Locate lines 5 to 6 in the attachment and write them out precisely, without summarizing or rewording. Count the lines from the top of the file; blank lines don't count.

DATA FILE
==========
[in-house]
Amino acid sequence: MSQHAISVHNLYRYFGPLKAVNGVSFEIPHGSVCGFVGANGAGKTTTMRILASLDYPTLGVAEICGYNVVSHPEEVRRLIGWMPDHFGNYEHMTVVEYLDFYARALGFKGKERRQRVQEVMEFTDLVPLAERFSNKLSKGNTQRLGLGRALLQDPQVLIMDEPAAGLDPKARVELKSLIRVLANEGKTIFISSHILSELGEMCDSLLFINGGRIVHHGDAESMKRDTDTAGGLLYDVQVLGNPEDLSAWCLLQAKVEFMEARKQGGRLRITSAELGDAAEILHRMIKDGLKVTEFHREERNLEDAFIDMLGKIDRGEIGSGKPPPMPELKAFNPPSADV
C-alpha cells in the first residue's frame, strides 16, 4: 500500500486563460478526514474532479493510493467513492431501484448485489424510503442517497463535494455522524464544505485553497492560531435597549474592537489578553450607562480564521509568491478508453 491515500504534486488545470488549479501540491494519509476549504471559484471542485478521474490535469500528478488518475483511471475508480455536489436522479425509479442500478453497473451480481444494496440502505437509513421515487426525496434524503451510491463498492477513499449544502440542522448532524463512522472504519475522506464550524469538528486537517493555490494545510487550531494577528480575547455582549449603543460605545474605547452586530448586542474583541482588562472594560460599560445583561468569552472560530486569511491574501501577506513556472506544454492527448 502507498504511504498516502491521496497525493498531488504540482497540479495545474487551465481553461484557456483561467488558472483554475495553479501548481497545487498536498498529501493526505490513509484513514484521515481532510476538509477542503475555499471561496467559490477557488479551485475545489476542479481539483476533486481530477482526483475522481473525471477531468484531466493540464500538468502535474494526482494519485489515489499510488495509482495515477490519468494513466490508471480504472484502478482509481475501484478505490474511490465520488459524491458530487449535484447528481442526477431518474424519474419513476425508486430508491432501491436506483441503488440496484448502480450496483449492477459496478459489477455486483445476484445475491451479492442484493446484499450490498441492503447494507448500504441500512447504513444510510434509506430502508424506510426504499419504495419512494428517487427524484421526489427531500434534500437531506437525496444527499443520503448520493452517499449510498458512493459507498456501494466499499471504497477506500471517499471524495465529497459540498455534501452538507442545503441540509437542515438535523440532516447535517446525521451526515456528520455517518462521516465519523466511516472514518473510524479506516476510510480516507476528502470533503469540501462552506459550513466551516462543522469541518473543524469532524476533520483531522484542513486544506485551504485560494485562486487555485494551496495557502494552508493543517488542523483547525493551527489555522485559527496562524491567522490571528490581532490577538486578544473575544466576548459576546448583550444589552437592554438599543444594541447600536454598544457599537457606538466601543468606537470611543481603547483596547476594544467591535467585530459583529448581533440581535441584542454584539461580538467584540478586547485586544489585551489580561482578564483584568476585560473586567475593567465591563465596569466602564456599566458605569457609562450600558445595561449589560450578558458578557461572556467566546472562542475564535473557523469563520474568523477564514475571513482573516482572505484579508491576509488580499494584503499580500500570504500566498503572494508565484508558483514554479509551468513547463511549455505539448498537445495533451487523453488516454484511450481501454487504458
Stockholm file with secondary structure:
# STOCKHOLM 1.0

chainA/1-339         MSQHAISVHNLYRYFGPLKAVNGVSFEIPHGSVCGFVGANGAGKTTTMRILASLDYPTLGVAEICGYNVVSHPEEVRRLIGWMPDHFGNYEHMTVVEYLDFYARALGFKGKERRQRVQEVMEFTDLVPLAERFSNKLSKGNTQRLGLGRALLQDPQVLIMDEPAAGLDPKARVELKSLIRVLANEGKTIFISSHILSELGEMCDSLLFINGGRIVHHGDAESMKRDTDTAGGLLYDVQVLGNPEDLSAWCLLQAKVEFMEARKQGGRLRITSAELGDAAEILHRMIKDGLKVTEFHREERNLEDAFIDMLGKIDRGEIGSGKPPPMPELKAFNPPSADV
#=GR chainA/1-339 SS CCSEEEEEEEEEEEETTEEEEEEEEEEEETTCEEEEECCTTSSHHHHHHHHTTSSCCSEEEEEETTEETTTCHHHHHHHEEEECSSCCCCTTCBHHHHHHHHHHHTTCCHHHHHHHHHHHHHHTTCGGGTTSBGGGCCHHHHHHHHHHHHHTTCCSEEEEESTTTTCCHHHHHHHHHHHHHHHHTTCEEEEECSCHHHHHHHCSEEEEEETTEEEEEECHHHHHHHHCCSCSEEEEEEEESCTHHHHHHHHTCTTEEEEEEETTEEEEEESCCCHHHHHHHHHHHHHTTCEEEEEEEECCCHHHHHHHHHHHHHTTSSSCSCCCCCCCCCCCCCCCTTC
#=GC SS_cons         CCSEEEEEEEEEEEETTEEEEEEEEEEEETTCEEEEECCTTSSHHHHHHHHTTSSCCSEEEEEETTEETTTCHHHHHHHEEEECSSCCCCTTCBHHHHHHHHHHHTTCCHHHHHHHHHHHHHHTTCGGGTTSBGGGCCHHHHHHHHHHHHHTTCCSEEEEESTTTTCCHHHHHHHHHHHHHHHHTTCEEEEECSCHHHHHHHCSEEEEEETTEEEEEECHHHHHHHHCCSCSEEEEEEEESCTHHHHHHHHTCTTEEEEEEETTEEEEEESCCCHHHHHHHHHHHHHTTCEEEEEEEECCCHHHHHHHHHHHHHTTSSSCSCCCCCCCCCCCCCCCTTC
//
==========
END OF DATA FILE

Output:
# STOCKHOLM 1.0

chainA/1-339         MSQHAISVHNLYRYFGPLKAVNGVSFEIPHGSVCGFVGANGAGKTTTMRILASLDYPTLGVAEICGYNVVSHPEEVRRLIGWMPDHFGNYEHMTVVEYLDFYARALGFKGKERRQRVQEVMEFTDLVPLAERFSNKLSKGNTQRLGLGRALLQDPQVLIMDEPAAGLDPKARVELKSLIRVLANEGKTIFISSHILSELGEMCDSLLFINGGRIVHHGDAESMKRDTDTAGGLLYDVQVLGNPEDLSAWCLLQAKVEFMEARKQGGRLRITSAELGDAAEILHRMIKDGLKVTEFHREERNLEDAFIDMLGKIDRGEIGSGKPPPMPELKAFNPPSADV